The same may be said of the first appellant’s submission that as a candidate in the election he had some special rights of intervention. Finally it is submitted that a document prejudicial to the second appellant was wrongly admitted in evidence as Exhibit W.

This was a document signed by him and tending to show that he had been concerned in stopping the polling at another station; it was put to him in cross-examination and we think it was admissible as showing that he was not, as he claimed, acting in good faith as a person who believed himself to be the duly appointed Presiding Officer for Agogbororo Poling Station.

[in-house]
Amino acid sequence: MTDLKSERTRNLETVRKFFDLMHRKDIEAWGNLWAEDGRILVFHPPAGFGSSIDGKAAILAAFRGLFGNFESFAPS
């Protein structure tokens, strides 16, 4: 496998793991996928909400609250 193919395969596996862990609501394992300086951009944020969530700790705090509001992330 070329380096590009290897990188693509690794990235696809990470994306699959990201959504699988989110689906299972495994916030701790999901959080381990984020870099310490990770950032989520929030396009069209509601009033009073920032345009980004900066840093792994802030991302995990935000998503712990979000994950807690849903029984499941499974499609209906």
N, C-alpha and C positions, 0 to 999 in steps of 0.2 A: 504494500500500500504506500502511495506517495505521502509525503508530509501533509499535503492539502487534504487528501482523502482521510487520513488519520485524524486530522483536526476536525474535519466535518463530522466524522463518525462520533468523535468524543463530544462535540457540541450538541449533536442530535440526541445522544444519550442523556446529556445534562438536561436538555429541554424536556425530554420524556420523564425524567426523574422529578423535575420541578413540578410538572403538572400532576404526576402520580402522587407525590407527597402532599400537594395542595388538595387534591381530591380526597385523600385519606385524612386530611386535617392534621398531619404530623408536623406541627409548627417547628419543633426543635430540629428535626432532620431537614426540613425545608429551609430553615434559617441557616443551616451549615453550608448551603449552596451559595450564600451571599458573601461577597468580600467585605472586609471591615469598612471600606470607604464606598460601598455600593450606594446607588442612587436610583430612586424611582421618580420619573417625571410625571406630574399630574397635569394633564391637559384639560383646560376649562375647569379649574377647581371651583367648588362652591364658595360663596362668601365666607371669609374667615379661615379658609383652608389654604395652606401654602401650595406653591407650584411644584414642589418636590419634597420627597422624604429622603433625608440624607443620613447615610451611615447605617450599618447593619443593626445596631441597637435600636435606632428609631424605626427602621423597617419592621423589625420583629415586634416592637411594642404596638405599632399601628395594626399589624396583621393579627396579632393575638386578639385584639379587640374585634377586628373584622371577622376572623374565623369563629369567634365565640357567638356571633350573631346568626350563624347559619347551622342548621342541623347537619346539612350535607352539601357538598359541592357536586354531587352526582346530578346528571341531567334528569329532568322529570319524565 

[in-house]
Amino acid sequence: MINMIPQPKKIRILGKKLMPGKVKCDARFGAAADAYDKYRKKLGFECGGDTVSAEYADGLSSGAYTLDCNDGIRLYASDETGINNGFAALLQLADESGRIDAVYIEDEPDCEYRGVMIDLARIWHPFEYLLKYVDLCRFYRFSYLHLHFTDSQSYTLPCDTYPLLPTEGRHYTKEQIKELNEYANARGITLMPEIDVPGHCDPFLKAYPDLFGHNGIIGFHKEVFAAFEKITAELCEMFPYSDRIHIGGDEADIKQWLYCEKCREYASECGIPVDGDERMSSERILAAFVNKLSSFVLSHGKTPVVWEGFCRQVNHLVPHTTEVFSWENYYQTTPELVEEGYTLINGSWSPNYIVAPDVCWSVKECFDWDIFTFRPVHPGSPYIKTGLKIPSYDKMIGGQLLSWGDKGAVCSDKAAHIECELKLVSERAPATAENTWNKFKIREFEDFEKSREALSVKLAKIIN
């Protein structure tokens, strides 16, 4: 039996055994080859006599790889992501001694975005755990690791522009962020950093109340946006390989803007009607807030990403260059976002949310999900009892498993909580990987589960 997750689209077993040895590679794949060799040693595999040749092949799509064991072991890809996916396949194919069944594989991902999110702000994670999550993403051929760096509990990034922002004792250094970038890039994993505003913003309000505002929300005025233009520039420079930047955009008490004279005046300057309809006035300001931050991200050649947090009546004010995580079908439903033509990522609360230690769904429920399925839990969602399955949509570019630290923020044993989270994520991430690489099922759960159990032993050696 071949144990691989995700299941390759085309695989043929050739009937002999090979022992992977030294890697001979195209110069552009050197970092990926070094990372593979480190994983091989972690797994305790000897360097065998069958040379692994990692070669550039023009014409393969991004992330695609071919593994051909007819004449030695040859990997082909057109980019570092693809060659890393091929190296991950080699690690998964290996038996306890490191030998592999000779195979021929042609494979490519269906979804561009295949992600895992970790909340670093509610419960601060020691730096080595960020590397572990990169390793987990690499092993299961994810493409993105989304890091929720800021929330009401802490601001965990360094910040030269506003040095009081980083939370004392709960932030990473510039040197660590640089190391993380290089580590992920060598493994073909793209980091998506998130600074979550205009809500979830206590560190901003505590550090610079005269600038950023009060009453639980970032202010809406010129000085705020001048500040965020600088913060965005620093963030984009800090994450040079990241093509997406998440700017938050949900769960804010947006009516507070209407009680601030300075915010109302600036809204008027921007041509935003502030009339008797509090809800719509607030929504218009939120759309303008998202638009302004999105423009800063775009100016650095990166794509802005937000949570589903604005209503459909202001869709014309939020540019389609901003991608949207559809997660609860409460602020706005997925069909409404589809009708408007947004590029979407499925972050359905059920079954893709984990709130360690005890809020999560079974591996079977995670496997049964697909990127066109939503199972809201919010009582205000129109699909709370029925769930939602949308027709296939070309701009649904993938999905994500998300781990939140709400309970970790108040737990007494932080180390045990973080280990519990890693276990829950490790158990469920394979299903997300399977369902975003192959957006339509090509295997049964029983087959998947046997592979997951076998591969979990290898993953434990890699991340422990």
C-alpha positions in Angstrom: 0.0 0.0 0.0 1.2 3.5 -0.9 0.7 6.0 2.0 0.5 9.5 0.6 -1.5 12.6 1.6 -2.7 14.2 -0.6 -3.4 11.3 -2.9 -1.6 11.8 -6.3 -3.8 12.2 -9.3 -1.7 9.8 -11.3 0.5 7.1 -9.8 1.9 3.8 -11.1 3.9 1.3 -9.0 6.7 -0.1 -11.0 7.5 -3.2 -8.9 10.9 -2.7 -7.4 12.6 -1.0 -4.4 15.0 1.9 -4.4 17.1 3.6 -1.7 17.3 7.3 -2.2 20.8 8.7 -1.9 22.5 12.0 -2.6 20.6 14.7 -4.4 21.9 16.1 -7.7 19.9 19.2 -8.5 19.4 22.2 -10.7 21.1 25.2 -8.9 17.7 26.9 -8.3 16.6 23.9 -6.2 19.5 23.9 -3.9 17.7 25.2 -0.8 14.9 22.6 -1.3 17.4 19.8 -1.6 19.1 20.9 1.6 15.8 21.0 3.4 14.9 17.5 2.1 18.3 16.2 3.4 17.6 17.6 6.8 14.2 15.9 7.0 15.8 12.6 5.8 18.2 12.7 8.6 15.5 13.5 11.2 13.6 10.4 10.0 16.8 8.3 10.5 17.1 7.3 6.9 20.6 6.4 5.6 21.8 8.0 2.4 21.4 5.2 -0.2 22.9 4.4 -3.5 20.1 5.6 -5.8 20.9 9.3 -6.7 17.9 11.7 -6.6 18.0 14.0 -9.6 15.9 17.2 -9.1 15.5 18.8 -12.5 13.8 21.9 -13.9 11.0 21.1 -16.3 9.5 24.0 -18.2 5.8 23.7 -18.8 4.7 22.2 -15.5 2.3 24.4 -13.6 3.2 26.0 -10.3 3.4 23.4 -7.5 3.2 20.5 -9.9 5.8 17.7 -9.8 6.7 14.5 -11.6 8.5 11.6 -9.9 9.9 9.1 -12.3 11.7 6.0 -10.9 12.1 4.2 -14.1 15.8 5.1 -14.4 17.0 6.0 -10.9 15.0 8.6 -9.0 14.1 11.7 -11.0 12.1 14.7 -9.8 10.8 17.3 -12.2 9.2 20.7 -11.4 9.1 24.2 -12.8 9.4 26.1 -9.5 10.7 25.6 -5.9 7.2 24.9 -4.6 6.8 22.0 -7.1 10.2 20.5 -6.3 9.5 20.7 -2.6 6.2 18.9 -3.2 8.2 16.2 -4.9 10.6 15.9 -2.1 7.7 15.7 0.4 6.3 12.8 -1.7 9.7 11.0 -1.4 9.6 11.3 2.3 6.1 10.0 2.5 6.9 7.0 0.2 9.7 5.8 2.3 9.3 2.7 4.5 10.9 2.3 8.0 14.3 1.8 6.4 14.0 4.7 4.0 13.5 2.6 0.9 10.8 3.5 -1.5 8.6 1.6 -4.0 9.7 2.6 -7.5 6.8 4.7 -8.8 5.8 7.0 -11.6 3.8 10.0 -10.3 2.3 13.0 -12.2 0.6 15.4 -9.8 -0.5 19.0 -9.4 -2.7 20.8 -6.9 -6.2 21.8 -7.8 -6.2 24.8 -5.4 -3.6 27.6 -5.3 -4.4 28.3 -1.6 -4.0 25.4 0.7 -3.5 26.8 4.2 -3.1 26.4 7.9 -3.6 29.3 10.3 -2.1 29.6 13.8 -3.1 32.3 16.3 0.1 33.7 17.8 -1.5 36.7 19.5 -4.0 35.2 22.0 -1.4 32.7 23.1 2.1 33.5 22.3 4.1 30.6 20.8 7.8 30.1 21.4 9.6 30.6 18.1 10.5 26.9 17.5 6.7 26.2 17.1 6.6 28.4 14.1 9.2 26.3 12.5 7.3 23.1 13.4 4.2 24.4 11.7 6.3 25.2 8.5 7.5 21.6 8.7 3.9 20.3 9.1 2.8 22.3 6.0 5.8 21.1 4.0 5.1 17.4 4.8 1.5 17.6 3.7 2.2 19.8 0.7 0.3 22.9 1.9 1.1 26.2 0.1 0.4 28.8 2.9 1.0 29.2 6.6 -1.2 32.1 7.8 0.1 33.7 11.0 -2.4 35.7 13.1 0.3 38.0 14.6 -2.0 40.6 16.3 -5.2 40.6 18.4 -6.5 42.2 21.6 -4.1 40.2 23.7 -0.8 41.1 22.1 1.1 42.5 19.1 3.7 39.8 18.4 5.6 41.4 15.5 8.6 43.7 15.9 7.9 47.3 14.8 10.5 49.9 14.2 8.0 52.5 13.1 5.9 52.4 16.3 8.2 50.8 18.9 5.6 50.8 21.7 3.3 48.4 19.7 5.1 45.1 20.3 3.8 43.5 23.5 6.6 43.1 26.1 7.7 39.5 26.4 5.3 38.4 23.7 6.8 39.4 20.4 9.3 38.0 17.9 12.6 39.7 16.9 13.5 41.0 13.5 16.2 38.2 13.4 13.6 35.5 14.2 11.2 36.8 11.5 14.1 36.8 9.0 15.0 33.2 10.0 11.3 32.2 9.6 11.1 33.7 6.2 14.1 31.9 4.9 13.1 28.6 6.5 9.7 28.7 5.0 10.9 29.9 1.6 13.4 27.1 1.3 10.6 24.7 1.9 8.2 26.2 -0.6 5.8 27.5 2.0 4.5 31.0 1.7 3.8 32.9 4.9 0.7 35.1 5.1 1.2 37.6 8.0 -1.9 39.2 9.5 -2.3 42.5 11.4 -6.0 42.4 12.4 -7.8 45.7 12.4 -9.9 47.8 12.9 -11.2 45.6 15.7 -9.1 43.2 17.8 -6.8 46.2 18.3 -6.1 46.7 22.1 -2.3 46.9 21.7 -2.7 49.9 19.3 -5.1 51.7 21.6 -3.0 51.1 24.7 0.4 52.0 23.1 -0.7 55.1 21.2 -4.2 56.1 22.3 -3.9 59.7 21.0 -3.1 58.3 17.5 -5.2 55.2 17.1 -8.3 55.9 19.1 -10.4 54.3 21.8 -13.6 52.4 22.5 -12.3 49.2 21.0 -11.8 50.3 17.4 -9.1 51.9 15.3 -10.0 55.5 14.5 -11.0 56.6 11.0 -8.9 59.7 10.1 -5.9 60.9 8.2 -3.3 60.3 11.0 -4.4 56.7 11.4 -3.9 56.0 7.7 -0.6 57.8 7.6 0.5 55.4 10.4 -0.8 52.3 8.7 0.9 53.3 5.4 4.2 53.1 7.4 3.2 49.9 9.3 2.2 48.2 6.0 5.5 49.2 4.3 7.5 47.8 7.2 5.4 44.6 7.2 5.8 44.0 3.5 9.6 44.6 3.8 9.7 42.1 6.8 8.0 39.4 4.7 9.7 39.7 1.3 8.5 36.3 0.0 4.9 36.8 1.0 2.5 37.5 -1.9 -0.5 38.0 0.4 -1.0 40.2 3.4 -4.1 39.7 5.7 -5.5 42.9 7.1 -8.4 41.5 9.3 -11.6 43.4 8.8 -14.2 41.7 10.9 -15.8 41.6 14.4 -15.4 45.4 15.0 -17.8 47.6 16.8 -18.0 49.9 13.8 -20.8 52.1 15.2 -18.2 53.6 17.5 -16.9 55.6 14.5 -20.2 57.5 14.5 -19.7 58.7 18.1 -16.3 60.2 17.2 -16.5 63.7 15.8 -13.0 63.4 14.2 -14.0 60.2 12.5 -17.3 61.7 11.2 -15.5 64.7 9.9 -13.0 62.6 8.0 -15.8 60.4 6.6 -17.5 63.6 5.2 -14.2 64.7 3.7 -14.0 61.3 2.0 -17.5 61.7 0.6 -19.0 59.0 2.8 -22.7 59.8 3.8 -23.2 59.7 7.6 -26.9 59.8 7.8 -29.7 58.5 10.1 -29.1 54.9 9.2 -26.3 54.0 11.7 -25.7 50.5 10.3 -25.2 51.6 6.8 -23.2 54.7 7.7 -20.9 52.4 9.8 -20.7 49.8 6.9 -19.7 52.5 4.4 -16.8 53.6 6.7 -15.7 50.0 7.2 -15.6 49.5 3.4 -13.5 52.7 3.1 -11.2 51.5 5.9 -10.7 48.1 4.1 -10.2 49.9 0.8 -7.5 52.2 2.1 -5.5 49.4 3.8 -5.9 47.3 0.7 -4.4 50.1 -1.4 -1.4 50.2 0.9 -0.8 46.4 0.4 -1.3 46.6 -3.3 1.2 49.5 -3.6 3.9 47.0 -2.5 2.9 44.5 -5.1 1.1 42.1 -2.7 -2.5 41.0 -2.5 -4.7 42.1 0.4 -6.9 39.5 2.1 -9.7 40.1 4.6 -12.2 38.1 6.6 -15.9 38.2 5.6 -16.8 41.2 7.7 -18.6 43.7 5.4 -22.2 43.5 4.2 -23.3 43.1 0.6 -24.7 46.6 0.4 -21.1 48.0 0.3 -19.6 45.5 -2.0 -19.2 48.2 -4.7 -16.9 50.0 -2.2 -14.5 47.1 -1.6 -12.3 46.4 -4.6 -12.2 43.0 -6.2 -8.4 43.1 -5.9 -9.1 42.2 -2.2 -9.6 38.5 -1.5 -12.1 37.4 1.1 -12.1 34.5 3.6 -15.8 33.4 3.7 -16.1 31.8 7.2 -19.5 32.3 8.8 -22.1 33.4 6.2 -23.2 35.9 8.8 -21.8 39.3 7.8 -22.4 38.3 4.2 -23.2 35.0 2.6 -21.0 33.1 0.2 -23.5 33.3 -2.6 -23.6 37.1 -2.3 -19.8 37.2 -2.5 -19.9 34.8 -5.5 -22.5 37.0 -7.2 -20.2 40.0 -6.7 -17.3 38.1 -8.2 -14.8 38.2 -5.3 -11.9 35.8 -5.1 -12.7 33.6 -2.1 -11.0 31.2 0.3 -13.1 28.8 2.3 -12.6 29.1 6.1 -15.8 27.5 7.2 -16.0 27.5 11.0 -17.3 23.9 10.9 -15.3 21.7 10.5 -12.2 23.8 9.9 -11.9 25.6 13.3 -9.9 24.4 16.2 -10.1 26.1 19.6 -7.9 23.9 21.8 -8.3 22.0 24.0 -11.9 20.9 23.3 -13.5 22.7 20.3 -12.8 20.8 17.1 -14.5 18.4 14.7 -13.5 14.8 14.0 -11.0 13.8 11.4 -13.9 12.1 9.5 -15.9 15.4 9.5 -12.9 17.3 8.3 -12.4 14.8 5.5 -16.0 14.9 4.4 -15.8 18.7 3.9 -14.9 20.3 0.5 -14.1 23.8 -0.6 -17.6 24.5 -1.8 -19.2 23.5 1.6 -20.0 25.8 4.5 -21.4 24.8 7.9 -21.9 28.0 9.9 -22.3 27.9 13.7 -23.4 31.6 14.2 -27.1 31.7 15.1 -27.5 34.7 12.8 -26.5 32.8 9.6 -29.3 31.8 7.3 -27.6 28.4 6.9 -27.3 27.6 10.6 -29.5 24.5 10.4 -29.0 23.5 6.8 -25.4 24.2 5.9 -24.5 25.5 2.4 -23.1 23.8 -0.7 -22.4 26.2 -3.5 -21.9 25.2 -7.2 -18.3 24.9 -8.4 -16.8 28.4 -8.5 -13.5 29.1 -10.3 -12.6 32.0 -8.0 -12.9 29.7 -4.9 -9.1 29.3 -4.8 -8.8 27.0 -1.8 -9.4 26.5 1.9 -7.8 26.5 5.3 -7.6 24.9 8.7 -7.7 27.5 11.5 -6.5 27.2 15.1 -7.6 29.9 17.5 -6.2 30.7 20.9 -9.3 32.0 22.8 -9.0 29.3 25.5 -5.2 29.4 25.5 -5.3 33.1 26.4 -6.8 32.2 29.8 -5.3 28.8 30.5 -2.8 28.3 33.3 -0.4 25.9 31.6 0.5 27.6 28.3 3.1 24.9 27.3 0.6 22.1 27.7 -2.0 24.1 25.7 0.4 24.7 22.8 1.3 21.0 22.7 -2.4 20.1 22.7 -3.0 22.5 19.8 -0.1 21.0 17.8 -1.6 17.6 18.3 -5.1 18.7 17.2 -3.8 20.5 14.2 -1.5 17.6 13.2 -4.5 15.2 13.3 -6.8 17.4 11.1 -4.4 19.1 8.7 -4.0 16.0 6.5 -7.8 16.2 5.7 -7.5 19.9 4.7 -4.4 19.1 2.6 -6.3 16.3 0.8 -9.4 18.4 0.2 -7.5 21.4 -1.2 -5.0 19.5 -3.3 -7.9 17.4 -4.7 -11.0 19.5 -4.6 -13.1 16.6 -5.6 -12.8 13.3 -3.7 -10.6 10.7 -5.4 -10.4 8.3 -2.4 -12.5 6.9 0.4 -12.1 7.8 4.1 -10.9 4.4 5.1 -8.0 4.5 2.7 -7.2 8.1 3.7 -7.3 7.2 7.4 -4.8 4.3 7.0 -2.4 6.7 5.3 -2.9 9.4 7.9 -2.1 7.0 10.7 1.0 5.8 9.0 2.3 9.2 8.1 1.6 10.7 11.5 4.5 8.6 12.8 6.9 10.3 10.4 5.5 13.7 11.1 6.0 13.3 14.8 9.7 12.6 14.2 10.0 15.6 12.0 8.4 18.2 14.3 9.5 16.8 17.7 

No grounds have been shown for reversing the convictions on the second count, and the appeals of all the appellants are dismissed as regards that count.

Other Citation: (1966) LCN/1355(SC)